The following guide will explain the process of adding a new store through the introduction of a storage connector.
Feast has an external module where storage interfaces are defined: Storage API
Feast interacts with a store at three points .
During initialization: Store configuration is loaded into memory by Feast Serving and synchronized with Feast Core
During ingestion of feature data. writer interfaces are used by the Apache Beam ingestion jobs in order to populate stores (historical or online).
During retrieval of feature data: Retrieval interfaces are used by Feast Serving in order to read data from stores in order to create training datasets or to serve online data.
All three of these components should be implemented in order to have a complete storage connector.
Stores are configured in Feast Serving. Feast Serving publishes its store configuration to Feast Core, after which Feast Core can start ingestion/population jobs to populate it.
Store configuration is always in the form of a map<String, String>. The keys and configuration for stores are defined in protos. This must be added in order to define a new store
Then the store must be configured to be loaded through Feast Serving. The above configuration is loaded through FeastProperties.java.
Once configuration is loaded, the store will then be instantiated.
Feast Core: The StoreUtil.java instantiates new stores for the purposes of feature ingestion.
Feast Serving: The ServingServiceConfig instantiates new stores for the purposes of retrieval
Feast creates and manages ingestion/population jobs that stream in data from upstream data sources. Currently Feast only supports Kafka as a data source, meaning these jobs are all long running. Batch ingestion (from users) results in data being pushed to Kafka topics after which they are picked up by these "population" jobs and written to stores.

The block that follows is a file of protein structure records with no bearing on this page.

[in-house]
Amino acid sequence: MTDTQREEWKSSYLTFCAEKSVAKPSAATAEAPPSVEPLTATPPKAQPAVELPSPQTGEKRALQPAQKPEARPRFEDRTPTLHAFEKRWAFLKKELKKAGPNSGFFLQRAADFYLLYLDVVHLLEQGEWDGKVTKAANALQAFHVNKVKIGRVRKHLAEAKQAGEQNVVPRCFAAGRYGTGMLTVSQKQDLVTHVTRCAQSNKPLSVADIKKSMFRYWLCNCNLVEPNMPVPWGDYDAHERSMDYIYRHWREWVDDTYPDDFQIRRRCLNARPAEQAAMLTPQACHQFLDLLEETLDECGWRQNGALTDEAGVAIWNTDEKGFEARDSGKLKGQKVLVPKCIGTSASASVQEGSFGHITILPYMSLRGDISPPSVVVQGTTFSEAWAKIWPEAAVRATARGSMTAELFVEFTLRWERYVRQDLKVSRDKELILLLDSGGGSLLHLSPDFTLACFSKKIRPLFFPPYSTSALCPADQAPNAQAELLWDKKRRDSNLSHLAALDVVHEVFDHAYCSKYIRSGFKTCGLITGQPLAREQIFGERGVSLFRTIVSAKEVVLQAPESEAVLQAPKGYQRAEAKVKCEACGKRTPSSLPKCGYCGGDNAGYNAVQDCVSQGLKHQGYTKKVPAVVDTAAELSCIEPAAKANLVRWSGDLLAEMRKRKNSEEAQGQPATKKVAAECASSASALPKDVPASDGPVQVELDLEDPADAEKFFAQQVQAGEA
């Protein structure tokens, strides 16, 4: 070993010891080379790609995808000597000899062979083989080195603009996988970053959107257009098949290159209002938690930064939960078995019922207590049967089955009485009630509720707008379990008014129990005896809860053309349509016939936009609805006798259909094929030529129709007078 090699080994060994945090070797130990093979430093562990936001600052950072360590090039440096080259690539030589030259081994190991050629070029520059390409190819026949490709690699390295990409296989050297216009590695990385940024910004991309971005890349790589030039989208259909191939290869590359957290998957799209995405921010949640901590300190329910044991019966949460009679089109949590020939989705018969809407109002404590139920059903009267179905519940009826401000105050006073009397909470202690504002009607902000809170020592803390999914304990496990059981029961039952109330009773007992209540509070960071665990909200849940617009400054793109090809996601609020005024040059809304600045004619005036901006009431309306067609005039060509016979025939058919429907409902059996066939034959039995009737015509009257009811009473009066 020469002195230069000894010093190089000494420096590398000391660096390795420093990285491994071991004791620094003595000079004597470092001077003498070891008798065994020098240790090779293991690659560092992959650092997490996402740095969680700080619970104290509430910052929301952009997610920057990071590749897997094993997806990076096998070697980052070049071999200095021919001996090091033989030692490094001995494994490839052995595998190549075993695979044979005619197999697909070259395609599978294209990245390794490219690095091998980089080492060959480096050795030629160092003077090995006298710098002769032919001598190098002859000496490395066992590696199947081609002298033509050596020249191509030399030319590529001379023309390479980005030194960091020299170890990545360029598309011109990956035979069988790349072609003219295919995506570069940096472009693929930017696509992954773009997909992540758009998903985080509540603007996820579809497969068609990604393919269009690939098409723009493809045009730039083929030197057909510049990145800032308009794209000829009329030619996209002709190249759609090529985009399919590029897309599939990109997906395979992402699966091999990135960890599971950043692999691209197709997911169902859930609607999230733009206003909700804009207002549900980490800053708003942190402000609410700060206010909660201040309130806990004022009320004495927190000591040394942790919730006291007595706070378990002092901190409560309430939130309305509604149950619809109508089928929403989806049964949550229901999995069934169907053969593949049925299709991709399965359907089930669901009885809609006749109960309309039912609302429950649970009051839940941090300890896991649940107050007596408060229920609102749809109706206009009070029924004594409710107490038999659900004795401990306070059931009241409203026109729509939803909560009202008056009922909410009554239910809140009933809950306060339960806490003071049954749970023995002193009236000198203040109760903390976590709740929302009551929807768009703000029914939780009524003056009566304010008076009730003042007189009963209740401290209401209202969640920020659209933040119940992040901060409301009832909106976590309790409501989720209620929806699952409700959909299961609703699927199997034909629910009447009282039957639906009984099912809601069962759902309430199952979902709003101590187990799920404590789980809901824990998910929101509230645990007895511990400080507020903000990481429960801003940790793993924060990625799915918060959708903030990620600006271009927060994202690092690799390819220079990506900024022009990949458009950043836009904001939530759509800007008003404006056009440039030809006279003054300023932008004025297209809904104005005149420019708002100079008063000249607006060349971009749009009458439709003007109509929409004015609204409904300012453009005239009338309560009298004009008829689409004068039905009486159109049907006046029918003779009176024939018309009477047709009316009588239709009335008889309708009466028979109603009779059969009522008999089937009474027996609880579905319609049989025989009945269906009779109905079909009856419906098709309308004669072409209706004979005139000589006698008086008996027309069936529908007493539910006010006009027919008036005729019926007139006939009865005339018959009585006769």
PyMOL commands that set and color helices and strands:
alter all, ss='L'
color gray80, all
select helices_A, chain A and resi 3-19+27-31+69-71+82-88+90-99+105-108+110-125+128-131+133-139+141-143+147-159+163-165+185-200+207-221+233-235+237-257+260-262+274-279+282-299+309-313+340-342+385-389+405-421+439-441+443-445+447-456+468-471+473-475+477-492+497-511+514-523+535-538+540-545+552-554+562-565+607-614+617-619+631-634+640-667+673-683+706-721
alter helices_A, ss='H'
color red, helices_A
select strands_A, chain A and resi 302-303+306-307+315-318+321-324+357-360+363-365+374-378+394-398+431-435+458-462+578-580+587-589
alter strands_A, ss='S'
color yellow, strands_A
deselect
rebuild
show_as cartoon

In order for ingestion to succeed, the destination store must be writable. This means that Feast must be able to create the appropriate tables/schemas in the store and also write data from the population job into the store.
Currently Feast Core starts and manages these population jobs that ingest data into stores (although we are planning to move this responsibility to the serving layer). Feast Core starts an Apache Beam job which synchronously runs migrations on the destination store and subsequently starts consuming FeatureRows from Kafka and writing it into stores using a writer.
Below is a "happy path" of a batch ingestion process which includes a blocking step at the Python SDK.
The complete ingestion flow is executed by a FeatureSink. Two methods should be implemented
prepareWrite(): Sets up storage backend for writing/ingestion. This method will be called once during pipeline initialisation. Typically this is used to apply schemas.
writer(): Retrieves an Apache Beam PTransform that is used to write data to this store.
Feast Serving can serve both historical/batch features and online features. Depending on the store that is being added, you should implement either a historical/batch store or an online storage.
The historical serving interface is defined through the HistoricalRetriever interface. Historical retrieval is an asynchronous process. The client submits a request for a dataset to be produced, and polls until it is ready.
The current implementation of batch retrieval starts and ends with a file (dataset) in a Google Cloud Storage bucket. The user ingests an entity dataset. This dataset is loaded into a store (BigQuery0, joined to features in a point-in-time correct way, then exported again to the bucket.
Additionally, we have also implemented a batch retrieval method in the Python SDK. Depending on the means through which this new store will export data, this client may have to change. At the very least it would change if Google Cloud Storage isn't used as the staging bucket.
The means through which you implement the export/import of data into the store will depend on your store.
In the case of online serving it is necessary to implement an OnlineRetriever. This online retriever will read rows directly and synchronously from an online database. The exact encoding strategy you use to store your data in the store would be defined in the FeatureSink. The OnlineRetriever is expected to read and decode those rows.
Feast currently provides support for the following storage types